The researchers found that when antibiotics attack these bacteria, the HipA toxin - naturally occurring toxin triggering dormancy of the bacteria - disrupts the chemical "messaging" process necessary for nutrients to build proteins.
Bacteria treat this condition as 'hunger signal', go into an inactive state in which they are able to survive until the antibacterial treatment is over and they can resume their harmful activity, said the research published in the journal Nature Communications.
"When you treat using antibiotics, there will always be some bacteria that survive. If we manage in the future to introduce a substance that deals with the biological mechanism that the study uncovered, antibiotics will be more effective," said Gadi Glaser of faculty of medicine. He was assisted by Nathalie Balaban of Racah Institute of Physics.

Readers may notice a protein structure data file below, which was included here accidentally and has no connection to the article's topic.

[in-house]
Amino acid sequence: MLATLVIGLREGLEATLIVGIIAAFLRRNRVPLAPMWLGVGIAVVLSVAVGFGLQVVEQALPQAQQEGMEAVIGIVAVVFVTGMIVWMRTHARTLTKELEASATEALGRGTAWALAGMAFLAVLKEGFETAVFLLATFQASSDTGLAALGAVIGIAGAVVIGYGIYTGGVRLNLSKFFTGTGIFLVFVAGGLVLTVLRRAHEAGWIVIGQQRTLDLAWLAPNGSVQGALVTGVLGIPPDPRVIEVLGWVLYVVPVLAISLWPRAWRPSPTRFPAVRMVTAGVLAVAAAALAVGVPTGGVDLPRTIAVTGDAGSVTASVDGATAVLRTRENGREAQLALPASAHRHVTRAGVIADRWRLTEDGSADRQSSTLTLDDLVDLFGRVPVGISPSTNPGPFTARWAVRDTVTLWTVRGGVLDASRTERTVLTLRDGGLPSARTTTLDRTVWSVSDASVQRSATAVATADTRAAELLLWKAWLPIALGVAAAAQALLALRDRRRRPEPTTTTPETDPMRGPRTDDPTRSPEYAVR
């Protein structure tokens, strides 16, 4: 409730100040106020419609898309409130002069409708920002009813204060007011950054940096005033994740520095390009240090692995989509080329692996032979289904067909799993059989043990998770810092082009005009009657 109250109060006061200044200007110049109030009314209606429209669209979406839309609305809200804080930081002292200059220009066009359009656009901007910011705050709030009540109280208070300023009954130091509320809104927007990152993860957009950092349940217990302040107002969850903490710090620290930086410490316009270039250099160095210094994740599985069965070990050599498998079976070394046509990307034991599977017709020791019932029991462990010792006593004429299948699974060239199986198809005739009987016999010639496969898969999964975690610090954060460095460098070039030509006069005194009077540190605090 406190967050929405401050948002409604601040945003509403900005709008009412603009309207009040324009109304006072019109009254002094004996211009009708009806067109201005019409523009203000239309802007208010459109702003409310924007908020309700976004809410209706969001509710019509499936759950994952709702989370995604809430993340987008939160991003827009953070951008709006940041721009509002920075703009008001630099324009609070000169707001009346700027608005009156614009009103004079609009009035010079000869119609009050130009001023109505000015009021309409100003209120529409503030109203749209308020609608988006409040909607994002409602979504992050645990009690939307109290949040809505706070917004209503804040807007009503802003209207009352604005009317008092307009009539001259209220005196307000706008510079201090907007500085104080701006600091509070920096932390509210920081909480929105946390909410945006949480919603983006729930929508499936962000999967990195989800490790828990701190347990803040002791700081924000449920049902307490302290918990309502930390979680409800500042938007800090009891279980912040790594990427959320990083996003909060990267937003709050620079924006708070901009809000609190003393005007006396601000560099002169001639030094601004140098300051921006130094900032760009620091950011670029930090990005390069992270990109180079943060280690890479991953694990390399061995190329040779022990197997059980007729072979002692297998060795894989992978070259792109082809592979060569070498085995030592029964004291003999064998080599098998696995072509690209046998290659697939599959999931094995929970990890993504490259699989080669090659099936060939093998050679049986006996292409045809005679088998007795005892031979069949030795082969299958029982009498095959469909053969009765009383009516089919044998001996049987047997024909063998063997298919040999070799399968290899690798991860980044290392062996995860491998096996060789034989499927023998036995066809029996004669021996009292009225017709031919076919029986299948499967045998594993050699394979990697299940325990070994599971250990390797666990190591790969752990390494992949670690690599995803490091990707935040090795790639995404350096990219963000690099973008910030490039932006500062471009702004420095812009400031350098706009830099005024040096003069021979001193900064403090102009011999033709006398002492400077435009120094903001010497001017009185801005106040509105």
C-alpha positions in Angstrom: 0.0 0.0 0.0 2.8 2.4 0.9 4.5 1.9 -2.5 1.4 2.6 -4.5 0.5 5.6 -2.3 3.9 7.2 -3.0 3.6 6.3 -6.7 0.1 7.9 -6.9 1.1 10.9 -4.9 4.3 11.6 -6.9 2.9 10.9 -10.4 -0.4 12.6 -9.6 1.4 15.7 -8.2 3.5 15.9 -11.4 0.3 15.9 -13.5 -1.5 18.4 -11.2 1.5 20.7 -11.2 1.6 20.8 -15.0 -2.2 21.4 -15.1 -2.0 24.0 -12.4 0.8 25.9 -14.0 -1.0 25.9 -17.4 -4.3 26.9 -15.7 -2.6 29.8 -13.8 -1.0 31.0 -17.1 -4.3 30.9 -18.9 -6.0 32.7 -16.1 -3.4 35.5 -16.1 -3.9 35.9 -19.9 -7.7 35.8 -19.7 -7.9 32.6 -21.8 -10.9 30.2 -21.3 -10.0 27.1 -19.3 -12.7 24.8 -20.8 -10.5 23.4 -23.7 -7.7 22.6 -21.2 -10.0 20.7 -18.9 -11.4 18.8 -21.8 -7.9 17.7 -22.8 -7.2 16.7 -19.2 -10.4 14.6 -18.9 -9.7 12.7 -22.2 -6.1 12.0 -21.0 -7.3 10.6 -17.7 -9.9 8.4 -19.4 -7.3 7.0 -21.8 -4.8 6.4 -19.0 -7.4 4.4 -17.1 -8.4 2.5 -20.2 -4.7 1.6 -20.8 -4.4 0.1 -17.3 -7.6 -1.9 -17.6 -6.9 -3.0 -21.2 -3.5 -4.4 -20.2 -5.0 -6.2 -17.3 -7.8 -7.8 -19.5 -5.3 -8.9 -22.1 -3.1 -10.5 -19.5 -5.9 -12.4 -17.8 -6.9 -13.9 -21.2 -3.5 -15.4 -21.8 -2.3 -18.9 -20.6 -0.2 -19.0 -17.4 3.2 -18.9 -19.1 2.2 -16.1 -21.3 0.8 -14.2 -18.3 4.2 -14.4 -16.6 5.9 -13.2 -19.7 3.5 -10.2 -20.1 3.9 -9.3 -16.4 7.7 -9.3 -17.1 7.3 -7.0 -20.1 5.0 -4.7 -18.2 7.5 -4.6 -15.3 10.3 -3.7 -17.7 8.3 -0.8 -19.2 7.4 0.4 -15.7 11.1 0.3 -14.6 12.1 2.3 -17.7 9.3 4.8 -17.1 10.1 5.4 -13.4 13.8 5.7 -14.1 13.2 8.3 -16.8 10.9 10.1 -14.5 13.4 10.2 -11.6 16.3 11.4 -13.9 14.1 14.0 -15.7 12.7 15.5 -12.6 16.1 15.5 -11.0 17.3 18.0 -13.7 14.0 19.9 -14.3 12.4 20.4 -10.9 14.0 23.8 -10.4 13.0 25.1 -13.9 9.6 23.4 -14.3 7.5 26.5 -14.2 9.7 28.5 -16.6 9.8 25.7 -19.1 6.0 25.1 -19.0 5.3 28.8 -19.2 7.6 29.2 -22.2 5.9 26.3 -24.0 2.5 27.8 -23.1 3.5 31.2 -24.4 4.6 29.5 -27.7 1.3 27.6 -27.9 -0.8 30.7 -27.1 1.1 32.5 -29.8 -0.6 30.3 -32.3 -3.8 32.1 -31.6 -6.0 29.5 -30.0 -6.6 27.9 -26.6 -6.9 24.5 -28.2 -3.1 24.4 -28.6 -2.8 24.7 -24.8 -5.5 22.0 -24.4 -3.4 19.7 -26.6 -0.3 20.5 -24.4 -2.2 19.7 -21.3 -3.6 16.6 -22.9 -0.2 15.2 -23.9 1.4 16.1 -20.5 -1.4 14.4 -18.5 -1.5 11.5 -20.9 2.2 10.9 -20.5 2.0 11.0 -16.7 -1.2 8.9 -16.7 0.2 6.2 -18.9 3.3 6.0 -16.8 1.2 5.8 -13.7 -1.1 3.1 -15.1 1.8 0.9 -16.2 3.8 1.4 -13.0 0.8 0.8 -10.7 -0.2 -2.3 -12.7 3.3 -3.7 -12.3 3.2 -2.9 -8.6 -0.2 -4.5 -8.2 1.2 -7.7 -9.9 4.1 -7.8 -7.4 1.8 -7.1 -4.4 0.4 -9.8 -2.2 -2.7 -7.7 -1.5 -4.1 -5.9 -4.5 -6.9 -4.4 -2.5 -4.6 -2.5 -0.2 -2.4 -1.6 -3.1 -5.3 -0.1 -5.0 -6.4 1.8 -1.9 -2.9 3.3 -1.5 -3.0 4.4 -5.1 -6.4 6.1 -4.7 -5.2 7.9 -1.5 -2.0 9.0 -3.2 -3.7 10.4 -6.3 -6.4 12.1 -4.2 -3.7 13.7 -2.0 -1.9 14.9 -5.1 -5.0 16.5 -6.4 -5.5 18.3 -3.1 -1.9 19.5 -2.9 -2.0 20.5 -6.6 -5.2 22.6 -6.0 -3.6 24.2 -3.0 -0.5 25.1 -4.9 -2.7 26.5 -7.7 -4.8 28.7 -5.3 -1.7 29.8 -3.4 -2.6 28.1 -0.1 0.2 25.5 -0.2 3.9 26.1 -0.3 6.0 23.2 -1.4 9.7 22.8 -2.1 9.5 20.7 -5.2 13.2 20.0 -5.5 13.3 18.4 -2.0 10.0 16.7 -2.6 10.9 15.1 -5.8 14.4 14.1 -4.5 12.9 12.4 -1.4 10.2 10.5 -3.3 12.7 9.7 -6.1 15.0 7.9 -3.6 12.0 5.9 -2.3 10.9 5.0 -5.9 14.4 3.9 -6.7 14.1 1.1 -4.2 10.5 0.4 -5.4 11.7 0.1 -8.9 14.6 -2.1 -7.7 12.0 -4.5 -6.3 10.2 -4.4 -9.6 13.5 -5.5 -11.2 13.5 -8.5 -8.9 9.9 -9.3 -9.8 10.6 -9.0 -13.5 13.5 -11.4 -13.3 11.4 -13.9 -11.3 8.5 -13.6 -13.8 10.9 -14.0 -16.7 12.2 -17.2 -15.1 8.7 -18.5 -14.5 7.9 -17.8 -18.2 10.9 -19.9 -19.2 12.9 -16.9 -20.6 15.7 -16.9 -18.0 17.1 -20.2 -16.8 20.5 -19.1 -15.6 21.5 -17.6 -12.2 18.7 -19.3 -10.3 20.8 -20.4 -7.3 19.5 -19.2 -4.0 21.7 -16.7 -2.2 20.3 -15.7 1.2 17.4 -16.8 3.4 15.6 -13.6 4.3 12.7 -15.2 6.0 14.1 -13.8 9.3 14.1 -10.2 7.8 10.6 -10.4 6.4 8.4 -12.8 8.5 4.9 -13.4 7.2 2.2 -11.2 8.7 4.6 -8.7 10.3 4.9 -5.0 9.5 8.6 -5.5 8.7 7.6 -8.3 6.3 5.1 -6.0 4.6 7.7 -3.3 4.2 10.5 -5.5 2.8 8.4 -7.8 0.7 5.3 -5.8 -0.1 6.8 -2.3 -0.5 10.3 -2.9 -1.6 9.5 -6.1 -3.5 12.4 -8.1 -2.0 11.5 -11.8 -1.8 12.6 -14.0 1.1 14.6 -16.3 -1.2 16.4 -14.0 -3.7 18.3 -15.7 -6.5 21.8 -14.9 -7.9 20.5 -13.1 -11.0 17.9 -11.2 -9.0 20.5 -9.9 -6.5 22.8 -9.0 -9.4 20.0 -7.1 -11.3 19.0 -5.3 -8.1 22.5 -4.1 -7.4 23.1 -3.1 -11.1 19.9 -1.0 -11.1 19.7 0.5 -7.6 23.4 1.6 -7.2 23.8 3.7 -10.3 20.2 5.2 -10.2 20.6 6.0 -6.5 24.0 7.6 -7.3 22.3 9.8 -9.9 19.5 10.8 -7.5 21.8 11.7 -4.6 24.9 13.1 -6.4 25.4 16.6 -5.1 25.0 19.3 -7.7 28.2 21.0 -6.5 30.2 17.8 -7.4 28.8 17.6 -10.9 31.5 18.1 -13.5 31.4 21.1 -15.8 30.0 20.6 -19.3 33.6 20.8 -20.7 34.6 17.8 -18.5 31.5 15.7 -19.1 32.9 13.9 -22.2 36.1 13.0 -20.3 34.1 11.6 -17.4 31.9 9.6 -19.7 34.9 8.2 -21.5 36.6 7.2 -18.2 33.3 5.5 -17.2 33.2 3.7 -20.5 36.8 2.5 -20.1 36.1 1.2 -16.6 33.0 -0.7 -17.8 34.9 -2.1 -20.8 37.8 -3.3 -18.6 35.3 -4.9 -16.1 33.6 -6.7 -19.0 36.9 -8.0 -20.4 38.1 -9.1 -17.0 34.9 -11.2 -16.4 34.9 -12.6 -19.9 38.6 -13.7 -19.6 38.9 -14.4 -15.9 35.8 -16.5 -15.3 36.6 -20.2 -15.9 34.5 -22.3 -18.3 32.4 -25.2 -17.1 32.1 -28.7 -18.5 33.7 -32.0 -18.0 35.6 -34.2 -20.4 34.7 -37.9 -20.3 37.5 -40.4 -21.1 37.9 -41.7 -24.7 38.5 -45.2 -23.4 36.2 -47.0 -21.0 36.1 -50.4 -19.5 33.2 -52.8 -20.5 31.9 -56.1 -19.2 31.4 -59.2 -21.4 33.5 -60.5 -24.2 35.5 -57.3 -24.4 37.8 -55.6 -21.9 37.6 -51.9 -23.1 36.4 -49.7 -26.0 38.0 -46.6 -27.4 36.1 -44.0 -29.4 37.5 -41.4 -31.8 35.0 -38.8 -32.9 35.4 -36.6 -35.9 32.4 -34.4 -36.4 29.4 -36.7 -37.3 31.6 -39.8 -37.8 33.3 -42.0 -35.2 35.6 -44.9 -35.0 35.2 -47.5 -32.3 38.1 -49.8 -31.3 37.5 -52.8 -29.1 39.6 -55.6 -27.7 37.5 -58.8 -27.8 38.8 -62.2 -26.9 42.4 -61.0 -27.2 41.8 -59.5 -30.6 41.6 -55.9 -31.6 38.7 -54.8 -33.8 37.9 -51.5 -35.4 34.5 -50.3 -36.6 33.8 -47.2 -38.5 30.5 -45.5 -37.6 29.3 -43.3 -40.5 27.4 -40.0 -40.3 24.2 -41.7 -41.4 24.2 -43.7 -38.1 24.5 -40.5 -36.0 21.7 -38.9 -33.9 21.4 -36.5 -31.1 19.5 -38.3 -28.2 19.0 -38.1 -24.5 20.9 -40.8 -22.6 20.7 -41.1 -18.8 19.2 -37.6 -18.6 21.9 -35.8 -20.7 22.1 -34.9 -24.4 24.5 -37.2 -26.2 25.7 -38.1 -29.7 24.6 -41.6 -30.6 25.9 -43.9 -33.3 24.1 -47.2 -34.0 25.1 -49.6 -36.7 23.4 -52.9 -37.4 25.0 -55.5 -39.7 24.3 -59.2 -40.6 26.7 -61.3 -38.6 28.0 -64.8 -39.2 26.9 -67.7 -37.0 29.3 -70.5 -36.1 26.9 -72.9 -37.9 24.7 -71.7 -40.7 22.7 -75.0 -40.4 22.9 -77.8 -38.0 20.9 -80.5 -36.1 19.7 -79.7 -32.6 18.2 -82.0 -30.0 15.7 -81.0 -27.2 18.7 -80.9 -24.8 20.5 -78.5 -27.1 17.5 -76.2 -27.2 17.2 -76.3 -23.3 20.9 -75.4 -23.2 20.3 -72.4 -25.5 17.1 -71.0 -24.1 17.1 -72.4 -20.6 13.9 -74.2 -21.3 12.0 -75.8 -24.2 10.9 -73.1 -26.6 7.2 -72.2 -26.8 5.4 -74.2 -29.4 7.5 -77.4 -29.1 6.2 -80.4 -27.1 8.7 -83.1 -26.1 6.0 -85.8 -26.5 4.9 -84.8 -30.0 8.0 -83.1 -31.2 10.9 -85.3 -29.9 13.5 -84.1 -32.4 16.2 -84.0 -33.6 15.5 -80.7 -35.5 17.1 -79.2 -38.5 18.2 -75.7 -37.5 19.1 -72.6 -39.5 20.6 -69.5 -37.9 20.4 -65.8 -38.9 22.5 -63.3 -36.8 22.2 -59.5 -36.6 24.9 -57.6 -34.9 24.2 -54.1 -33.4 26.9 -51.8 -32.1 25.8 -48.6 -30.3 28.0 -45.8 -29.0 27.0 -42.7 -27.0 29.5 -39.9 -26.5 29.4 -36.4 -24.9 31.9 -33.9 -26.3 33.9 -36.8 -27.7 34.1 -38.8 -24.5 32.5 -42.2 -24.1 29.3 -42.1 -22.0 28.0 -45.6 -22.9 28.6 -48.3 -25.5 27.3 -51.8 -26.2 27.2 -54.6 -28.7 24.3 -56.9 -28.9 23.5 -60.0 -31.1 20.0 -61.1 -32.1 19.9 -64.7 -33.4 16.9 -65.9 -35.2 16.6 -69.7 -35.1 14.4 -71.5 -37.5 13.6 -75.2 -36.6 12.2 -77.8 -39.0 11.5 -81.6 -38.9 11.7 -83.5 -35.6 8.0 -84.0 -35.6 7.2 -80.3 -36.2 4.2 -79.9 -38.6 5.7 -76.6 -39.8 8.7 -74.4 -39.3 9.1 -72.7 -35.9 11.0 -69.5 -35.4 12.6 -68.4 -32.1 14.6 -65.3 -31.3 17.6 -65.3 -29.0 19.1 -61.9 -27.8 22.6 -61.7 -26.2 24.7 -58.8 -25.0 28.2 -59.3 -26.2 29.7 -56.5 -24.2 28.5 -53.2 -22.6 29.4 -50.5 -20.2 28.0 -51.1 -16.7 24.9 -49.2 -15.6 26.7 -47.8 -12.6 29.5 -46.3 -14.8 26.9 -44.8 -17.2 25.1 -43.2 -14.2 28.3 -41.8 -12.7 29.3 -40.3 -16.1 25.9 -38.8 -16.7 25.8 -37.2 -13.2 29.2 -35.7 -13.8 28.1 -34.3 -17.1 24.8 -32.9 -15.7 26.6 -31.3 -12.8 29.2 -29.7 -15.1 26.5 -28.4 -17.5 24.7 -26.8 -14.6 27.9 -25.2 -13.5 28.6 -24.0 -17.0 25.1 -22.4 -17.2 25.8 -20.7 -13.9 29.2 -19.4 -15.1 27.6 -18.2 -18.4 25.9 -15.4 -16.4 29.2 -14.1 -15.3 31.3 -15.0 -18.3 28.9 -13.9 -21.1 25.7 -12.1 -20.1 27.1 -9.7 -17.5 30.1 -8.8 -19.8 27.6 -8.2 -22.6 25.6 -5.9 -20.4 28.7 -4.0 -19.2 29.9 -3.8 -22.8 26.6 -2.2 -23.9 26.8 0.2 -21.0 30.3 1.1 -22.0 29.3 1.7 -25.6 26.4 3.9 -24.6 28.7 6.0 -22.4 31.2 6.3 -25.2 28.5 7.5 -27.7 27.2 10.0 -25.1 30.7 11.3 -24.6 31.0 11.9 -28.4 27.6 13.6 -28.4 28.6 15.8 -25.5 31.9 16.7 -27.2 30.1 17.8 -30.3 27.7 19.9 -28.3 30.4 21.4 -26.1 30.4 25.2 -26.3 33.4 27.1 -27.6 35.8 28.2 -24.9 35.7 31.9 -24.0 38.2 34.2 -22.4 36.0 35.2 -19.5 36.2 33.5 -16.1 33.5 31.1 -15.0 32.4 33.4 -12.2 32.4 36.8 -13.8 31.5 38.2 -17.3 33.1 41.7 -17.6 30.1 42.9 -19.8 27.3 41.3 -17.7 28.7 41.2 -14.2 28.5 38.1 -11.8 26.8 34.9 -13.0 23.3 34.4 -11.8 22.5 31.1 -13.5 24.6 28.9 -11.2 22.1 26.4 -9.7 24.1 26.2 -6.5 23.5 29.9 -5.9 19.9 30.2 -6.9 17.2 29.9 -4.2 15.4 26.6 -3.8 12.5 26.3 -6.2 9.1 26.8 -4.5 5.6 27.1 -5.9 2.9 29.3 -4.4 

Until now, it had been known that there is a connection between these kind of bacteria and the naturally occurring toxin HipA in the bacteria, but scientists did not know the cellular target of this toxin and how its activity triggers dormancy of the bacteria, added the research.
The research on persistent bacteria, being conducted in Balaban's lab for several years, would be combined with the work being done in Glaser's lab focusing on combating persistent bacteria - leading to more effective treatment for bacterial infections.